Nanotechnology Now

Our NanoNews Digest Sponsors

Heifer International

Wikipedia Affiliate Button

Home > News > Nanotech Casts a Tiny Net

April 30th, 2007

Nanotech Casts a Tiny Net

Abstract:
Wondering where nanotechnology is headed next? Check out this month's Scientific American for the lowdown on carbon nanonets.

Instead of laying down exquisitely detailed paths of carbon nanotubes to make functional products, researchers have discovered that random networks of the super small, super-strong, highly conductive materials might be just as useful. These nanonets might usher in an era of inexpensive, highly functional "printable" electronics, light-emitting diodes, and flexible solar cells.

Why do the nets work as well as their more precise brethren? The article compares a random network of carbon nanotubes to an interstate highway system. Interconnected highways offer drivers many alternative paths to the same destination, and nanonets seem to do likewise for electrons.

Source:
fool.com

Bookmark:
Delicious Digg Newsvine Google Yahoo Reddit Magnoliacom Furl Facebook

Related News Press

Investments/IPO's/Splits

Arrowhead Hosts Investor & Analyst R&D Day to Introduce TRiM(TM) Platform and Lead RNAi-based Drug Candidates September 14th, 2017

Nanometrics Announces Upcoming Investor Events August 3rd, 2017

Nanometrics to Participate in the 9th Annual CEO Investor Summit 2017: Accredited investor and publishing research analyst event held concurrently with SEMICON West and Intersolar 2017 in San Francisco June 27th, 2017

180 Degree Capital Corp. Announces the Start of Kevin Rendino as Chairman and Chief Executive Officer and Completion of its Transition to a Registered Closed-End Fund March 31st, 2017

Nanotubes/Buckyballs/Fullerenes/Nanorods

Long nanotubes make strong fibers: Rice University researchers advance characterization, purification of nanotube wires and films October 17th, 2017

How to draw electricity from the bloodstream: A one-dimensional fluidic nanogenerator with a high power-conversion efficiency September 11th, 2017

Silk could improve sensitivity, flexibility of wearable body sensors August 20th, 2017

Regulation of two-dimensional nanomaterials: New driving force for lithium-ion batteries July 26th, 2017

Nanoelectronics

Nanometrics Announces Preliminary Results for the Third Quarter of 2017: Quarterly Results Impacted by Delays in Revenue Recognition on Multiple Systems into Japan October 12th, 2017

Seeing the next dimension of computer chips: Researchers image perfectly smooth side-surfaces of 3-D silicon crystals with a scanning tunneling microscope, paving the way for smaller and faster computing devices October 11th, 2017

Columbia engineers invent breakthrough millimeter-wave circulator IC October 6th, 2017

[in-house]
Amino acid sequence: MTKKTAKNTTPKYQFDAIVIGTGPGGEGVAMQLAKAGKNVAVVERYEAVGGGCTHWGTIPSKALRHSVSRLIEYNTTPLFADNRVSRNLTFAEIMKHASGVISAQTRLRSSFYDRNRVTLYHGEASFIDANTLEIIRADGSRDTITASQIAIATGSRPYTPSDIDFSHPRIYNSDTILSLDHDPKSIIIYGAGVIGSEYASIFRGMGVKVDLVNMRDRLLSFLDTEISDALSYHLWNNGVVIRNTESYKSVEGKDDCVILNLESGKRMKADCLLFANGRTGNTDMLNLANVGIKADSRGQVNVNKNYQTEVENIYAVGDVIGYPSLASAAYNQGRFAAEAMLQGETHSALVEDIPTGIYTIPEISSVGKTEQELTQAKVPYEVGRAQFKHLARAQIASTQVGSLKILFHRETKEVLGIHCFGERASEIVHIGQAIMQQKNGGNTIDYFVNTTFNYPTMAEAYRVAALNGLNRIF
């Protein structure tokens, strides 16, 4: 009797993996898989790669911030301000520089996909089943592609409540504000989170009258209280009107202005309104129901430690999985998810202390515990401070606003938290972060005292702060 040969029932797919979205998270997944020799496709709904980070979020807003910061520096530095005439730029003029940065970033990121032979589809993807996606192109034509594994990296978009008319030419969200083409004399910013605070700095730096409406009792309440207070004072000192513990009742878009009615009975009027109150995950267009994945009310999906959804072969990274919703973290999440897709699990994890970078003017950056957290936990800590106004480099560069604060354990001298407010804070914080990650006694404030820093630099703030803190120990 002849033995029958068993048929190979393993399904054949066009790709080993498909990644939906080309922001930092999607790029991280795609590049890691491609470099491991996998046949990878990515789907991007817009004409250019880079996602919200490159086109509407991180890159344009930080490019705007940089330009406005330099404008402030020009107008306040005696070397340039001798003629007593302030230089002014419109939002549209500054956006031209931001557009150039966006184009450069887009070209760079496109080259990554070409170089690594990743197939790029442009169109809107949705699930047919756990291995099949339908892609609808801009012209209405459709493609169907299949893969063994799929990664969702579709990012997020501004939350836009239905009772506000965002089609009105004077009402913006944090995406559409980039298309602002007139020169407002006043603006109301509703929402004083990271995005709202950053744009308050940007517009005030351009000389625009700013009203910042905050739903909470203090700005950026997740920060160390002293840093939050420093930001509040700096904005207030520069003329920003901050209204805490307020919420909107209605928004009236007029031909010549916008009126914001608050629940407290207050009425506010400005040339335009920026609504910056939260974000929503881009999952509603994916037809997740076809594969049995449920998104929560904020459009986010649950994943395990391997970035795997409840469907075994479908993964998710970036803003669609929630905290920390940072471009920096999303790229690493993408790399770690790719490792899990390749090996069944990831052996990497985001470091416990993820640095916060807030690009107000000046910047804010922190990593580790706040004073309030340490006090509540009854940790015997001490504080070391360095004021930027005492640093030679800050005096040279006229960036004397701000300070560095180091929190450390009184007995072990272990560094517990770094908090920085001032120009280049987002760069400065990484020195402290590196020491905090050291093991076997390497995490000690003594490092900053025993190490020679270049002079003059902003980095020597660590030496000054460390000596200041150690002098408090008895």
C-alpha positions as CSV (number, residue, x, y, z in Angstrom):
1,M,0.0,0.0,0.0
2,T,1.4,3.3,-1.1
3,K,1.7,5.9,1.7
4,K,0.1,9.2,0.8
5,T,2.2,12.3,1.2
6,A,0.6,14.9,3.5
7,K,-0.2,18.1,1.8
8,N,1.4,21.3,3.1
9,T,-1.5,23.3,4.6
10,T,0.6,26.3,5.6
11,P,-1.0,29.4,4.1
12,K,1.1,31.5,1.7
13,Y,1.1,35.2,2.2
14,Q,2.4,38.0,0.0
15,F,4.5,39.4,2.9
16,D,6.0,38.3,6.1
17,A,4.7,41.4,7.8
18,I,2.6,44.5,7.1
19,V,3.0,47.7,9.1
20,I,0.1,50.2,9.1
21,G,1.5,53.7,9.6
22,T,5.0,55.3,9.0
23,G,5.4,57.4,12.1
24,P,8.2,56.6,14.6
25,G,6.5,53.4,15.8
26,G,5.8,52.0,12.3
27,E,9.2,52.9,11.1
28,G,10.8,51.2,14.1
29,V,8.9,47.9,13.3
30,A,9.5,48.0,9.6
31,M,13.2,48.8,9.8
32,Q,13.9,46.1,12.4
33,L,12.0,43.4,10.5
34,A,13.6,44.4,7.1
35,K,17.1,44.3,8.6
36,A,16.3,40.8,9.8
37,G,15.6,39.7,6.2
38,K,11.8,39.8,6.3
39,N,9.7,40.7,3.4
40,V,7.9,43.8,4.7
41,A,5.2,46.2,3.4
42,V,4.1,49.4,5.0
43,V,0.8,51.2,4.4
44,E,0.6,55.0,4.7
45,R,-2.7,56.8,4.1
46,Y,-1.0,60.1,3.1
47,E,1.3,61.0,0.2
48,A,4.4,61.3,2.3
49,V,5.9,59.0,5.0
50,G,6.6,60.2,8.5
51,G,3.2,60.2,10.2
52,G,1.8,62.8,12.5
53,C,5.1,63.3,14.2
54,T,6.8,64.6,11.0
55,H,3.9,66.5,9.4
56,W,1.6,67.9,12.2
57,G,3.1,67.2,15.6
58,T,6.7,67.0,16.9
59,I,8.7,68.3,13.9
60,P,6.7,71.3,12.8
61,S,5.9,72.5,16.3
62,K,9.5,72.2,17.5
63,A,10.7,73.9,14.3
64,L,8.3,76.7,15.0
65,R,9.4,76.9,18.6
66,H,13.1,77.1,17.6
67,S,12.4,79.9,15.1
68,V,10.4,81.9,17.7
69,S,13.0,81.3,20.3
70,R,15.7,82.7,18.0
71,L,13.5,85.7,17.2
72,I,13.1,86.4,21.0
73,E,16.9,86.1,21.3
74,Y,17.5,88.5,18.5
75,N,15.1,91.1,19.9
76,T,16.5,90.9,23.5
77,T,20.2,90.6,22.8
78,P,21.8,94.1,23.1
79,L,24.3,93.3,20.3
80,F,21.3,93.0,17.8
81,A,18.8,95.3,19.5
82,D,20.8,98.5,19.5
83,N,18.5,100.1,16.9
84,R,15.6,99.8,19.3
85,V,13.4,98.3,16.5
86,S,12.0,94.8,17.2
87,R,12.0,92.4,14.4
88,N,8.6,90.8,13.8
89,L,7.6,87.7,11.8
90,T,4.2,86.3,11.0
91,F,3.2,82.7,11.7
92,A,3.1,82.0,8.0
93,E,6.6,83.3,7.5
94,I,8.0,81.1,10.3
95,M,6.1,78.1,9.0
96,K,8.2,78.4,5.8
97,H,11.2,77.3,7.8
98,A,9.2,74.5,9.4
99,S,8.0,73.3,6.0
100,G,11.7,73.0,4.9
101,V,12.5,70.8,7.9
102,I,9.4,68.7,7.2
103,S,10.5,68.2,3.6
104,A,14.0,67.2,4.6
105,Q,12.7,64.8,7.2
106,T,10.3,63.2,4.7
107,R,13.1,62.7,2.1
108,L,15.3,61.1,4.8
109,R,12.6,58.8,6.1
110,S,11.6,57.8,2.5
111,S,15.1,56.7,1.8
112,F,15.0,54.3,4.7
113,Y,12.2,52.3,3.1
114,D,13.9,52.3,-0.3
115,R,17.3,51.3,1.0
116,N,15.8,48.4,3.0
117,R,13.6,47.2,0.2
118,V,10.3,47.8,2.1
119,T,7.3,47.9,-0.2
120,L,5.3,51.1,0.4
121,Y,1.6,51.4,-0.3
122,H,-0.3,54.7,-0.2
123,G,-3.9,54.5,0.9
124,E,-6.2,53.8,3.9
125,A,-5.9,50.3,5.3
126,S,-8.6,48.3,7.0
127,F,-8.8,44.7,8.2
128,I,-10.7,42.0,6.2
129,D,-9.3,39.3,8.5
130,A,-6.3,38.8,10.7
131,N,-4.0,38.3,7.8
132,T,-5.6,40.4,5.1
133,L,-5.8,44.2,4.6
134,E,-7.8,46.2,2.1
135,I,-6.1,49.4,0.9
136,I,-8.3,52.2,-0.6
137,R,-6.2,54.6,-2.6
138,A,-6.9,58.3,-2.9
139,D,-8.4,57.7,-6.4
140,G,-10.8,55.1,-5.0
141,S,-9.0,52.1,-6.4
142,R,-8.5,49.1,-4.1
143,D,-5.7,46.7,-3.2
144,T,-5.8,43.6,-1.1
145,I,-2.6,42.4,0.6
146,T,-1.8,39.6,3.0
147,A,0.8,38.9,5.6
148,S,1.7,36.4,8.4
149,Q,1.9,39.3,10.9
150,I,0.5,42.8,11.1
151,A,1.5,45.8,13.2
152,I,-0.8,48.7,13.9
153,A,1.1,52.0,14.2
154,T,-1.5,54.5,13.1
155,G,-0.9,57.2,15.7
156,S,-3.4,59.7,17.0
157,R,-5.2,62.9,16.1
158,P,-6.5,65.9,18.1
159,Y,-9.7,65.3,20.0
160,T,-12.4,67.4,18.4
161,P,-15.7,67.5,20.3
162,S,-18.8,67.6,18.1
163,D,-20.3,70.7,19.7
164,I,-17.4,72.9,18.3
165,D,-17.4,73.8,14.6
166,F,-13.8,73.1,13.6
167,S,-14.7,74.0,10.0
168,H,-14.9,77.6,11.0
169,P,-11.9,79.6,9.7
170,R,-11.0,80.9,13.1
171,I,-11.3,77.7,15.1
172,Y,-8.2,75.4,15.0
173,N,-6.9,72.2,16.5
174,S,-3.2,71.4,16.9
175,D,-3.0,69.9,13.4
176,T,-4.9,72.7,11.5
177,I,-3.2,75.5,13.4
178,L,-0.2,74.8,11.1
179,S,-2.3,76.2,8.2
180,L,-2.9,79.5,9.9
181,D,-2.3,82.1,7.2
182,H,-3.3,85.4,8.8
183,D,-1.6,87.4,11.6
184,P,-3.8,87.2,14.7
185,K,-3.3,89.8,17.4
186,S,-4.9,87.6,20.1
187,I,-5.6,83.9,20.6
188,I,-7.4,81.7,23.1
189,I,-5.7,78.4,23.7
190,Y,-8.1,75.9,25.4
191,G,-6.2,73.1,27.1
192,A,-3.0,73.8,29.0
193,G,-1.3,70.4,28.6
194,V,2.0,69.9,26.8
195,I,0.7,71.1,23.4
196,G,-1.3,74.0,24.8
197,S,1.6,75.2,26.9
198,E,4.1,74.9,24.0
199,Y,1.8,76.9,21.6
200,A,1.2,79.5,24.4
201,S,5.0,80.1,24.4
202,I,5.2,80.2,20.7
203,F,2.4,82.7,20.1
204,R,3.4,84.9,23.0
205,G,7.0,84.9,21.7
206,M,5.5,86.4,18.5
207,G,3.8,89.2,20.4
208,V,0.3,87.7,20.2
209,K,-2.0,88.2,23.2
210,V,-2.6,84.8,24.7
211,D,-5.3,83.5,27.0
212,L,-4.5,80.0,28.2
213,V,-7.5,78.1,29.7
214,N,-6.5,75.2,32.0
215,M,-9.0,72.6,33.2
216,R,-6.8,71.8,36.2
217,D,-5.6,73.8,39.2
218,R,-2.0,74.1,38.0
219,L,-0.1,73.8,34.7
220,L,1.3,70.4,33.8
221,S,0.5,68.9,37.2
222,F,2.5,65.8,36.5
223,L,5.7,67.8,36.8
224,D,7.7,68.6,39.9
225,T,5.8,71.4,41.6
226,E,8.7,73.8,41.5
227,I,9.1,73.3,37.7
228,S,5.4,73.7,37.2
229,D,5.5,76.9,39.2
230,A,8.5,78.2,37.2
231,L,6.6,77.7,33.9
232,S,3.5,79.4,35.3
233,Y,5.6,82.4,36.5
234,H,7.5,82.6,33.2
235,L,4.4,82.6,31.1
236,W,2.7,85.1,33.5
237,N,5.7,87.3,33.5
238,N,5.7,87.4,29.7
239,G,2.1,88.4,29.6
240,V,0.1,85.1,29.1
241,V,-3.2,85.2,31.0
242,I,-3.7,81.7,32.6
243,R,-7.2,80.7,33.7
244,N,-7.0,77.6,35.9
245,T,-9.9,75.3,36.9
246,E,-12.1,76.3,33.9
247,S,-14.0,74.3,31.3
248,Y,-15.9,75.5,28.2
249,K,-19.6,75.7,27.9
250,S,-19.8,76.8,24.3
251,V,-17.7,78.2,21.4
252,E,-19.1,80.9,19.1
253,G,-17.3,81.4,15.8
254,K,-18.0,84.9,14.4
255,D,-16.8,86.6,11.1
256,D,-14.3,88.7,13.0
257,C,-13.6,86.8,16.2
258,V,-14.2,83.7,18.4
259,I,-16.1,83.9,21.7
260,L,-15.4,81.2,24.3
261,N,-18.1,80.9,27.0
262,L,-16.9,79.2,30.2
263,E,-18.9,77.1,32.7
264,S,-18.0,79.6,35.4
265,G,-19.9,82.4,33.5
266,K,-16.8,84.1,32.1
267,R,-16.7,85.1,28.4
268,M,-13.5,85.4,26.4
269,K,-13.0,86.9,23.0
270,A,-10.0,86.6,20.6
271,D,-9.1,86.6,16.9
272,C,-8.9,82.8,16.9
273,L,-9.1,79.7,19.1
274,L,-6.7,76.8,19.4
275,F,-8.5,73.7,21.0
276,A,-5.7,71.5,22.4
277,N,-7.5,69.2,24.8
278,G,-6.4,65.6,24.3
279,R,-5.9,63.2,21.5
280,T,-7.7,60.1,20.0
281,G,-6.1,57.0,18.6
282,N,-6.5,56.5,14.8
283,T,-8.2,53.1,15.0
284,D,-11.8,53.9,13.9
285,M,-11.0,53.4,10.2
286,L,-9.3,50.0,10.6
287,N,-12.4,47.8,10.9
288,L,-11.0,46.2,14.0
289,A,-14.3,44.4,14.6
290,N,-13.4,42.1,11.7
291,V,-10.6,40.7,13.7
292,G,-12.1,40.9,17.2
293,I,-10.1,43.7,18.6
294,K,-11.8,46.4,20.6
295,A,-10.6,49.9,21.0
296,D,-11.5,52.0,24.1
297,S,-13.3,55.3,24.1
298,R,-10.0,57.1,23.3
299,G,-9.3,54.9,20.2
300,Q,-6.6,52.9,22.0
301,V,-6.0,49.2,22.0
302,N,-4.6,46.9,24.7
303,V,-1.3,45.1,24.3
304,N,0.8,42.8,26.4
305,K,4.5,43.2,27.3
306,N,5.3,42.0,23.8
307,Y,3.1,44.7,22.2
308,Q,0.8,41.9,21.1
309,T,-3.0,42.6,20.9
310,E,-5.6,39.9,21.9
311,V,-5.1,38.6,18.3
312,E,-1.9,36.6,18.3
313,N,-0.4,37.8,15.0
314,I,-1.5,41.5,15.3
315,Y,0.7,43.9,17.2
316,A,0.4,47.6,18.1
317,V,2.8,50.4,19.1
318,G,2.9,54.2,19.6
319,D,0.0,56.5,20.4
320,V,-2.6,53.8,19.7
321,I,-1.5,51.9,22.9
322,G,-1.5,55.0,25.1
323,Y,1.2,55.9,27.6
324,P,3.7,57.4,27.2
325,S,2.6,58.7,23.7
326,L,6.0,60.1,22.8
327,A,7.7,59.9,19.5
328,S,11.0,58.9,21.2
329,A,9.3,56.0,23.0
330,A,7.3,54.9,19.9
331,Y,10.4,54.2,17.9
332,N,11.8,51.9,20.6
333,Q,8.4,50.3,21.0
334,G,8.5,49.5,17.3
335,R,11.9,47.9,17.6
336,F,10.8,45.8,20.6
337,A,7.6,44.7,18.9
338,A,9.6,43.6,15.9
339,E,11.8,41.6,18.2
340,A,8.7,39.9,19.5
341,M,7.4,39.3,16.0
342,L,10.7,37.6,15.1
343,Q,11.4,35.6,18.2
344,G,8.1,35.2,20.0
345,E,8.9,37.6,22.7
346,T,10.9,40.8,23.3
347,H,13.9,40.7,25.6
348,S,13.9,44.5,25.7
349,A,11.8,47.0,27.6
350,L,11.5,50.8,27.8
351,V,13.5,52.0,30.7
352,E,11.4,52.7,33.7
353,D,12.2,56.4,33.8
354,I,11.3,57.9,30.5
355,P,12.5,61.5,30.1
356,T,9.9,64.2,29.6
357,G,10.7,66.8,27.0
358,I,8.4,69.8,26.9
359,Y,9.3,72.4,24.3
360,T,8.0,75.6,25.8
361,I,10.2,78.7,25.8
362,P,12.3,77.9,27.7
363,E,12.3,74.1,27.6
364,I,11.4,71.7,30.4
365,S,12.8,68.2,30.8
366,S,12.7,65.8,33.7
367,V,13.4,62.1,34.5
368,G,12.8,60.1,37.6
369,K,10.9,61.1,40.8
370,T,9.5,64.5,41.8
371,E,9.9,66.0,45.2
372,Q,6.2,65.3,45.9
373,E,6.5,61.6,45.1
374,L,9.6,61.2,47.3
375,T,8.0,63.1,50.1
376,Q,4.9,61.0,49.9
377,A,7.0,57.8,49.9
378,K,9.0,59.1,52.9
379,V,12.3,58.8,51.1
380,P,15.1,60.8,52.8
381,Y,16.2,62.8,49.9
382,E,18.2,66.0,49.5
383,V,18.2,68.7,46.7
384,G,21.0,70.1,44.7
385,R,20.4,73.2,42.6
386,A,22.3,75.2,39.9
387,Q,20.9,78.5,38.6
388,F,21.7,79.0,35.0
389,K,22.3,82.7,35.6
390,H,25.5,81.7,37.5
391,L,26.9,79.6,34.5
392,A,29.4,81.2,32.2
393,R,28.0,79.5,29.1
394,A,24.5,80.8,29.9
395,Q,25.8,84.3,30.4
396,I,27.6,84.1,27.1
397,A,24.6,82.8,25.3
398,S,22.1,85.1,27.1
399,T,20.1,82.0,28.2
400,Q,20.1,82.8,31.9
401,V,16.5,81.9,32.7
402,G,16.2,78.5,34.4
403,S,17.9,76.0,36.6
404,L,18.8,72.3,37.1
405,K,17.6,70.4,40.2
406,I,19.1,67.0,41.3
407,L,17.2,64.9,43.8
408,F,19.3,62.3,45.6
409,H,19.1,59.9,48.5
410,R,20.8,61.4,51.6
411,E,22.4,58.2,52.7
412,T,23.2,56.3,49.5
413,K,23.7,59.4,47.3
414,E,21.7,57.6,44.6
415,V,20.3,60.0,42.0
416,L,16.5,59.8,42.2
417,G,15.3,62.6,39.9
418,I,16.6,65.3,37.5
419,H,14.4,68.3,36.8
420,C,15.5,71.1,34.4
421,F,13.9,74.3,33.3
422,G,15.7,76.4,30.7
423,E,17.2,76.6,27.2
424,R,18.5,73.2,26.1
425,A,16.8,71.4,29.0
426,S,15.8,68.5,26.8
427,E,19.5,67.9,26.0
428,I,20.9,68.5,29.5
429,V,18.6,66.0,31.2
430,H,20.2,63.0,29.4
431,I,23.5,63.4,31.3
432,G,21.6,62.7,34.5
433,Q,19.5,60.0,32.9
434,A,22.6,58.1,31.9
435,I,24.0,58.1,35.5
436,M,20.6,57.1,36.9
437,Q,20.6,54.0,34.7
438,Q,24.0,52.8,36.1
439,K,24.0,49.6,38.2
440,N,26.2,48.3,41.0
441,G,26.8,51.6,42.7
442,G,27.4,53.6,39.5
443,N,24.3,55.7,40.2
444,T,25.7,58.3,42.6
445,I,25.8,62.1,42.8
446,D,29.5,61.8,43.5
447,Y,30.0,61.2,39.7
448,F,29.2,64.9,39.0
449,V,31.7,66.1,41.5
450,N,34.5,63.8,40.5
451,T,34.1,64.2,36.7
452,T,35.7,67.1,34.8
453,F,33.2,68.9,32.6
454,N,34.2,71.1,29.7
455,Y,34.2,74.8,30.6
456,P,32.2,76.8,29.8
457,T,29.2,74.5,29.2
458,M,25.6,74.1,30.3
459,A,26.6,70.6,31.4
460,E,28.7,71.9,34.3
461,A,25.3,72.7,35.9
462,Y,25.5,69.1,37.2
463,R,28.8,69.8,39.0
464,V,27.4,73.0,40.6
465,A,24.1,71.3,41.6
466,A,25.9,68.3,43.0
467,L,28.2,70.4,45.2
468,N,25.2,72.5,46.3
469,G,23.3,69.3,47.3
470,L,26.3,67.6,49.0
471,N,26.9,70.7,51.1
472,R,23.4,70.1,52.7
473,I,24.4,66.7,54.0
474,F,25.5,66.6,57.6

Tungsten offers nano-interconnects a path of least resistance: Crystalline tungsten shows insight and promise in addressing the challenges of electrical interconnects that have high resistivity at the nanoscale October 4th, 2017

Interviews/Book Reviews/Essays/Reports/Podcasts/Journals/White papers

Novel 'converter' heralds breakthrough in ultra-fast data processing at nanoscale: Invention bagged four patents and could potentially make microprocessor chips work 1,000 times faster October 20th, 2017

Strange but true: turning a material upside down can sometimes make it softer October 20th, 2017

MIPT scientists revisit optical constants of ultrathin gold films October 20th, 2017

Bringing the atomic world into full color: Researchers turn atomic force microscope measurements into color images October 19th, 2017

Human Interest/Art

Weizmann Institute of Science Presents: Weizmann Wonder Wander - 4G - is Online June 21st, 2016

Call for NanoArt and Art-Science-Technology Papers June 9th, 2016

Scientists propose non-animal tools for assessing the toxicity of nanomaterials: Particle and Fibre Toxicology publishes recommendations from expert group meeting April 26th, 2016

Are humans the new supercomputer?Today, people of all backgrounds can contribute to solving serious scientific problems by playing computer games. A Danish research group has extended the limits of quantum physics calculations and simultaneously blurred the boundaries between mac April 14th, 2016

NanoNews-Digest
The latest news from around the world, FREE



  Premium Products
NanoNews-Custom
Only the news you want to read!
 Learn More
NanoTech-Transfer
University Technology Transfer & Patents
 Learn More
NanoStrategies
Full-service, expert consulting
 Learn More











ASP
Nanotechnology Now Featured Books




NNN

The Hunger Project